Families, communities, and nations are strengthened when women can choose how to spend their own lives. Whether we are housewives or career women, we are sisters with more things in common than where we choose to spend our time and energy. There was a time when women did not work outside their homes after marriage; then World War II took the men to war and required the women to do the work ordinarily performed by men. Many women enjoyed the opportunity while many preferred to be home. Not many years later women who chose to stay home were looked down upon by those who had “careers.” Now the stay-at-home wives are being blamed for problems in the lives of career women. Can we stop the war on other women and pursue peace among ourselves?
I personally belief that every family needs someone to be at home, someone to “keep the home fires burning” and to keep the wheels of the family greased and turning. It is usually men who go to work to provide for the family and women who stay at home; those who are at home are called “housewives,” “house husbands” or “homemakers.” I prefer the term “homemaker” to “housewife” to “domestic engineer” but my favorite is “domestic goddess.” Some people believe that the stay-at-home wife lives a boring and unfulfilling life, but I do not agree with them. I have never had a dull or boring day - especially when my children were at home. I always had more tasks to perform that I could possibly get done – necessary tasks that were neither boring nor exciting – both inside the home and in the community. The only thing I missed as a stay-at-home wife was the pat on the back or the congratulations for a job well done because little children, self-centered teens, and tired husbands seldom think to say or do such things. The work of a stay-at-home wife is usually taken for granted – but missed greatly when it does not get done.
I always enjoy reading about how much my work as a homemaker is worth and thought I would share one such article. Porcshe Moran posted an article in answer to her own question “How much is a homemaker worth?” “The life of a homemaker is one that includes an endless amount of demands and to-dos. Depending on the size of the home and family, the position of homemaker can go well beyond the usual nine to five. We examined some of the tasks that a homemaker might do to find out how much his or her services would net as individual professional careers. We only take into consideration tasks which have monetary values and use the lowest value for each calculation.”
Moran then listed the following tasks performed by homemakers and the beginning salary of a career performing the same task: Private Chef: meal planning and cooking - $200-$500 per day; grocery delivery service fees: $5-$10. “Total cost for services: $1,005 per five day work week x 52 weeks = $52,260 per year.”
House Cleaner: Since “professional maids or house cleaning service providers will charge by the hour, number of rooms or square footage of the home,” there are different prices for different sizes of homes twice each week: 900-square-foot, two-bedroom apartment with five rooms - $59-$124; 1300 square-foot, single-story home with seven rooms - $79-$150; 2,200 two-story, three-bedroom home with nine rooms - $104-$180. There would be additional costs of $20-$25 to clean the oven or refrigerator or to dust the mini-blinds. “Total cost for services: $118 per week x 52 weeks = $6,136 per year.”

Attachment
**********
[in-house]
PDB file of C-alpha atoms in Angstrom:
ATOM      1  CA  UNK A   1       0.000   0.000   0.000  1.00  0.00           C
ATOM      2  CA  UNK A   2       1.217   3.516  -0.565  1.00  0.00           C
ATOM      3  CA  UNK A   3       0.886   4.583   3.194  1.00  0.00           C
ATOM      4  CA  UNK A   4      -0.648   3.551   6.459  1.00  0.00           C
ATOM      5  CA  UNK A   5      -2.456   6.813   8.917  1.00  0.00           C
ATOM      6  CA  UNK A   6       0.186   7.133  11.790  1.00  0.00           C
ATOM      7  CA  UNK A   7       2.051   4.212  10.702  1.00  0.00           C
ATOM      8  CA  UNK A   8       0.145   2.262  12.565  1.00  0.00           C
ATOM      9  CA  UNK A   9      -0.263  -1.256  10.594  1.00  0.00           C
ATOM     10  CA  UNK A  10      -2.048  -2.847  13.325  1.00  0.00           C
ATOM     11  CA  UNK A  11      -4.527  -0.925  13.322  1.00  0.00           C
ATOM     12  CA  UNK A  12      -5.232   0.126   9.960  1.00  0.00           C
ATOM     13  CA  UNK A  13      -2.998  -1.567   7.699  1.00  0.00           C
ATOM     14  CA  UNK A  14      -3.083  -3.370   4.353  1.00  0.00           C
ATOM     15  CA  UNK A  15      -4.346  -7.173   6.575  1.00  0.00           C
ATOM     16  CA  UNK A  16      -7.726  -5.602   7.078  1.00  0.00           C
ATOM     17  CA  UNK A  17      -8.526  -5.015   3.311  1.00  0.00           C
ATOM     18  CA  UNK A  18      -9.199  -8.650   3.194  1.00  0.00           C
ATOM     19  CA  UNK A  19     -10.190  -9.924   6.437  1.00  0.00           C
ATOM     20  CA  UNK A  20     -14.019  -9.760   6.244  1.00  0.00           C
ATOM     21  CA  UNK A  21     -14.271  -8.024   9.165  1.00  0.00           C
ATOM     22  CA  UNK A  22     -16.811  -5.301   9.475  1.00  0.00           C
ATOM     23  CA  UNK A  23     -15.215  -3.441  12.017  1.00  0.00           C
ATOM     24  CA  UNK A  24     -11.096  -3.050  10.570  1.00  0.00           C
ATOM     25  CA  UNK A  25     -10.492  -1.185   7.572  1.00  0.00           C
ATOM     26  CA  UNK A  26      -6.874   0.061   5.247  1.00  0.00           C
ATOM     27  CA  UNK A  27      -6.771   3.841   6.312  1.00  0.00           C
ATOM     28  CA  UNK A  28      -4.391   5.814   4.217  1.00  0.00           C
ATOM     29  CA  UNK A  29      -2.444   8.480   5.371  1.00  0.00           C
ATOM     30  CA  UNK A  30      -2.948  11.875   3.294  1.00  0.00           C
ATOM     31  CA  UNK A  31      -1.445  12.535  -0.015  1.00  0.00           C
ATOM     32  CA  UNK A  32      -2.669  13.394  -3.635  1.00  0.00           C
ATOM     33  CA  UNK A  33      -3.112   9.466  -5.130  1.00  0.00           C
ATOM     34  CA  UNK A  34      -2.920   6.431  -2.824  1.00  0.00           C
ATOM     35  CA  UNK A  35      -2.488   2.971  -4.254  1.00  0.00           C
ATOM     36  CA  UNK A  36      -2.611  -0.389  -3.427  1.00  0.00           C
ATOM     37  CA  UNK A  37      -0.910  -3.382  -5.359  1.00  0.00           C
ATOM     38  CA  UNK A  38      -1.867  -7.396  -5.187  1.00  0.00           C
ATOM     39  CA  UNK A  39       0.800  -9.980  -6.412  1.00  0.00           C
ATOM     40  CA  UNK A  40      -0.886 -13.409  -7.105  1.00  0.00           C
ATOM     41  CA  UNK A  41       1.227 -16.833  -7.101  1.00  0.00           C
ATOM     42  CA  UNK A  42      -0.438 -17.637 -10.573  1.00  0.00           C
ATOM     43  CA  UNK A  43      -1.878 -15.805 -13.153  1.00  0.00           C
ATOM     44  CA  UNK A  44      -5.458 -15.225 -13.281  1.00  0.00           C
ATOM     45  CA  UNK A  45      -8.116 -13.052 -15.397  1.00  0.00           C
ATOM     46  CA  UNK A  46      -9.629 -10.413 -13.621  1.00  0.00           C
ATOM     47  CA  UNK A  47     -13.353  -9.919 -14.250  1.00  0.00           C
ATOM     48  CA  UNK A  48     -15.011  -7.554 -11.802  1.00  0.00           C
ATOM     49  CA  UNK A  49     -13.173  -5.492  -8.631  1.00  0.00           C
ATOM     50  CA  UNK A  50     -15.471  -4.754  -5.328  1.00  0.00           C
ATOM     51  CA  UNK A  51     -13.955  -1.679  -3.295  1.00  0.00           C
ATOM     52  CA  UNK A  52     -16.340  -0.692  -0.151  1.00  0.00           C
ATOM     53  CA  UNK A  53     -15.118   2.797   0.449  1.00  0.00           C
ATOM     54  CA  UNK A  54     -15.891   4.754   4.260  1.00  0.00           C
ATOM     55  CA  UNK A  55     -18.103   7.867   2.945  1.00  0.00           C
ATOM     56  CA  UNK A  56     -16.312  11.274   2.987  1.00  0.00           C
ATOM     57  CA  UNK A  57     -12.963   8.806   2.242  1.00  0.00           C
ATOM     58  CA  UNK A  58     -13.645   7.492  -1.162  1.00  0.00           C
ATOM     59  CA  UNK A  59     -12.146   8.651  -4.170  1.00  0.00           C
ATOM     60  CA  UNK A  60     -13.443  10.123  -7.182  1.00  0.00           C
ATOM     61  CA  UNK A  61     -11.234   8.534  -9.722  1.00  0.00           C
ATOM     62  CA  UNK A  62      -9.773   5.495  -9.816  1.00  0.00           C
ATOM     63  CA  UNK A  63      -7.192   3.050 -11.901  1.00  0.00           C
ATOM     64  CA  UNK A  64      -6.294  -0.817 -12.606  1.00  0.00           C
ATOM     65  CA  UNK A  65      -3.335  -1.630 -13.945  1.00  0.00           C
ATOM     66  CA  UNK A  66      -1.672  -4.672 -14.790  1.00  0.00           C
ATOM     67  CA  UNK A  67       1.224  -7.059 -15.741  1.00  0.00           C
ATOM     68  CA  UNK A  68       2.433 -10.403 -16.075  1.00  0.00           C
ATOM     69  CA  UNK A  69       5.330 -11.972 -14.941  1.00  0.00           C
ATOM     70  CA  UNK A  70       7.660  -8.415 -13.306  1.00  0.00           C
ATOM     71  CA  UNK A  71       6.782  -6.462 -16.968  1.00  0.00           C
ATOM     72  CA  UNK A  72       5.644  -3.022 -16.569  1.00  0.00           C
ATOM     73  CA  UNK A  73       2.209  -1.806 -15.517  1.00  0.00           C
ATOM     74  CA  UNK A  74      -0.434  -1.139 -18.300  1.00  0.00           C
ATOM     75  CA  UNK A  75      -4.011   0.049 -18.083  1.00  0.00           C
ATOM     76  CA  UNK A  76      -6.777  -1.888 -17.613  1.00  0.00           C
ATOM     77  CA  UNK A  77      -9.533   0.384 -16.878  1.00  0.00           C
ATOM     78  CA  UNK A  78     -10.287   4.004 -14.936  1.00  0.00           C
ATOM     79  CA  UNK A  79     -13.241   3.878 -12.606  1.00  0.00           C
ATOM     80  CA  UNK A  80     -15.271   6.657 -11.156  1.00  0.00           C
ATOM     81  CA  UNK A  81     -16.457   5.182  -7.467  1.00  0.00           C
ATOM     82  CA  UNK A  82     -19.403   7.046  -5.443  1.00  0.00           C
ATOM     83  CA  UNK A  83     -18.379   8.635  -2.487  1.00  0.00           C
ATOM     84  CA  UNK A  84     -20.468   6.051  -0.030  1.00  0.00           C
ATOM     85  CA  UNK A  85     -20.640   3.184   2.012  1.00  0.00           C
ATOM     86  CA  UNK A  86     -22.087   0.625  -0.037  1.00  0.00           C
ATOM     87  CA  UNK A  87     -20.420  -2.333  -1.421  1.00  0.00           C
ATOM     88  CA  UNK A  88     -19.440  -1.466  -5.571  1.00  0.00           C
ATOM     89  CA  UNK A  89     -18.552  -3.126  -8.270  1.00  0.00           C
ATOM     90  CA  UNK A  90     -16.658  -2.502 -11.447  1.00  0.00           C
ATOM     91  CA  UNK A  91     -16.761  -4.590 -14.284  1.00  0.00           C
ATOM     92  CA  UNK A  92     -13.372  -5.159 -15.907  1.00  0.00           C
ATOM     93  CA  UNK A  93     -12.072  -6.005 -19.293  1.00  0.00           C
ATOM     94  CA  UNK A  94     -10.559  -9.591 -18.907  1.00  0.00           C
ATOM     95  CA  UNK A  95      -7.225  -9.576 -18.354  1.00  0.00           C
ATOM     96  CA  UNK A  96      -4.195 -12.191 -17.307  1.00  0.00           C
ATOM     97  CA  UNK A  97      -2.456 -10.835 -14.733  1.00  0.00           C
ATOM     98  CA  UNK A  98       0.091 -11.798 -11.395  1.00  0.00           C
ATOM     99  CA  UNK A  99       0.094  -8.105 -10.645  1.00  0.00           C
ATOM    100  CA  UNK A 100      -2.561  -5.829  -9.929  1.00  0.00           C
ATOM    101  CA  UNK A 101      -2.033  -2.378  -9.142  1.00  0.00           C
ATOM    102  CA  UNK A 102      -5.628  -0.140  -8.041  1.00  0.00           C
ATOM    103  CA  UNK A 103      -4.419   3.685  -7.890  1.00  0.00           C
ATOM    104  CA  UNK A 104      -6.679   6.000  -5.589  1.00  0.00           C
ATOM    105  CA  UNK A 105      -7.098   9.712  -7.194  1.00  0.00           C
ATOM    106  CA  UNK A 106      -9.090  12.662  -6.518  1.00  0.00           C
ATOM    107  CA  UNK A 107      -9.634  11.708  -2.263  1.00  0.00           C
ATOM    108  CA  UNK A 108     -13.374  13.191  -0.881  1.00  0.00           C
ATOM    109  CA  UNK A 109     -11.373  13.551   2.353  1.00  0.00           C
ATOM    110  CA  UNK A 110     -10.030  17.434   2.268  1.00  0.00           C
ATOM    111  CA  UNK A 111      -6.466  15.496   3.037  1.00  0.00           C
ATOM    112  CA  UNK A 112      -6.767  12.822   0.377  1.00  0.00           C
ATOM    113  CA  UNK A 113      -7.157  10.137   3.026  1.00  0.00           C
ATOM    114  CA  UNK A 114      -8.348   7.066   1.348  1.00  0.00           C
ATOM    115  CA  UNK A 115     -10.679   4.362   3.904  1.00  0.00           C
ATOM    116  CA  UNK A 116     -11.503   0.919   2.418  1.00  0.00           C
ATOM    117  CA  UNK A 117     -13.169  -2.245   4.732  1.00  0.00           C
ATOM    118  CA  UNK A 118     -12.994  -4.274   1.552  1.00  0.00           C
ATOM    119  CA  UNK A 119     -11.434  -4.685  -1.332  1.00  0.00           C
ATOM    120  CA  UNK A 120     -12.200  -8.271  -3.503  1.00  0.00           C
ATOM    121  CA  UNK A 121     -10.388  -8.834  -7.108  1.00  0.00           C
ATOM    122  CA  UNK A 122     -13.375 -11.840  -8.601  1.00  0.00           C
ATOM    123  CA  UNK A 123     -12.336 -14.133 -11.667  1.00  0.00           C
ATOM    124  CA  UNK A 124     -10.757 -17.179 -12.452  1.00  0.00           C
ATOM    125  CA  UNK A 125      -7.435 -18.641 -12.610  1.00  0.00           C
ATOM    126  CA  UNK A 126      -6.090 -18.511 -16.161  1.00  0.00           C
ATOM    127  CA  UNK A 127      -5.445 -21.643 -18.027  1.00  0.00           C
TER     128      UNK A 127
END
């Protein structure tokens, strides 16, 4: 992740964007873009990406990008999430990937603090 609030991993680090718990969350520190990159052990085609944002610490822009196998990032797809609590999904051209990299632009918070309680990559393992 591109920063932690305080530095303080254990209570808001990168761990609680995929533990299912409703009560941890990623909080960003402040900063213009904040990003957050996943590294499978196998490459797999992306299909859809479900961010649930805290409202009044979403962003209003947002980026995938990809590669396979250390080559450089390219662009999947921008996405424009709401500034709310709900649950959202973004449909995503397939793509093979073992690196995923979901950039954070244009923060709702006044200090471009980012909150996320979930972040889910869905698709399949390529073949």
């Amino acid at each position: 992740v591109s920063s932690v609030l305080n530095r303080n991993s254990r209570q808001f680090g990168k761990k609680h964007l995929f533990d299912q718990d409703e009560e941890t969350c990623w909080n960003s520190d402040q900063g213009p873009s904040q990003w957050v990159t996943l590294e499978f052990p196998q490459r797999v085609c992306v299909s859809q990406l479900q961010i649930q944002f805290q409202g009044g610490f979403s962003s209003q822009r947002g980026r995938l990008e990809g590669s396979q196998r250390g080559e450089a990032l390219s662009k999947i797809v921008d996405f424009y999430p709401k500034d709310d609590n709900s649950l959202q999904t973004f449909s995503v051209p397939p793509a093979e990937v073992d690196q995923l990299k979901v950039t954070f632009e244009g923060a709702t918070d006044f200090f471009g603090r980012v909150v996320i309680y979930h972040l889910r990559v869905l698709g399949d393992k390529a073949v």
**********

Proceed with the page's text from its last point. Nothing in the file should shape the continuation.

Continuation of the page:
Child Care: “Homemakers provide full-time, live-in child care. This type of service from a professional provider would usually come with a host of perks including health insurance, paid vacation and sick days, federal holidays off, dental and vision coverage, and bonuses. The International Nanny Association’s 2011 survey found that nannies make $600 to $950 per week in gross wages, on average. Total cost for services: $600 a week plus perks/benefits x 52 weeks = $31,200 per year.”
Driver: An “elite membership” with a company “like Red Cap” would provide a “personal driver” to drive the client’s own car. This service would be provided “365 days of unlimited, round-trip service” for “$1,000 a year plus 33 cents - $2.03 per minute. Total cost for services: $1,000 per year + [(estimated miles driven 8,000 miles/50 MPH) x 60 min/hr x $0.33 per minute] = $4,168 total per year.”
Laundry Service: “Professional laundry services charge by the pound.” Example was given of a company “in Texas that charges 90 cents to $1.00 a pound to wash, dry, fold, hang and steam your clothes. Items that take longer to dry such as comforters, blankets, rugs and winter clothes are assessed at a price of $12-$15 each. Total cost for services: $0.90 per pound x 4 pounds of clothes per day x 5 days per week x 52 weeks = $936 total per year.”
Lawn Maintenance: Basic lawn and yard maintenance “cost about $30 a week on average. Total cost for services: $30 per week x 52 weeks = $1,560 total per year.” I assume that this cost is for those areas that require lawn mowing, watering, etc. all year. For those areas, like Alaska, it could also include snow removal.
When all these “salaries” are added together, the average homemaker is worth approximately $96,261 – just for these services. There are many other services performed by homemakers – such as nursing sick children, teaching or helping with homework, handling the family finances, coaching sports teams, serving in PTA, etc. - that were not factored into this price.
I also enjoy hearing or reading statements about the value of my work, and I was pleasantly surprised to see an article posted by Selwyn Duke entitled “The Most Interesting Career: Housewife.” His article consisted mainly of the following quote from G.K. Chesterton’s book What’s Wrong with the World, but I found it to be very profound and true.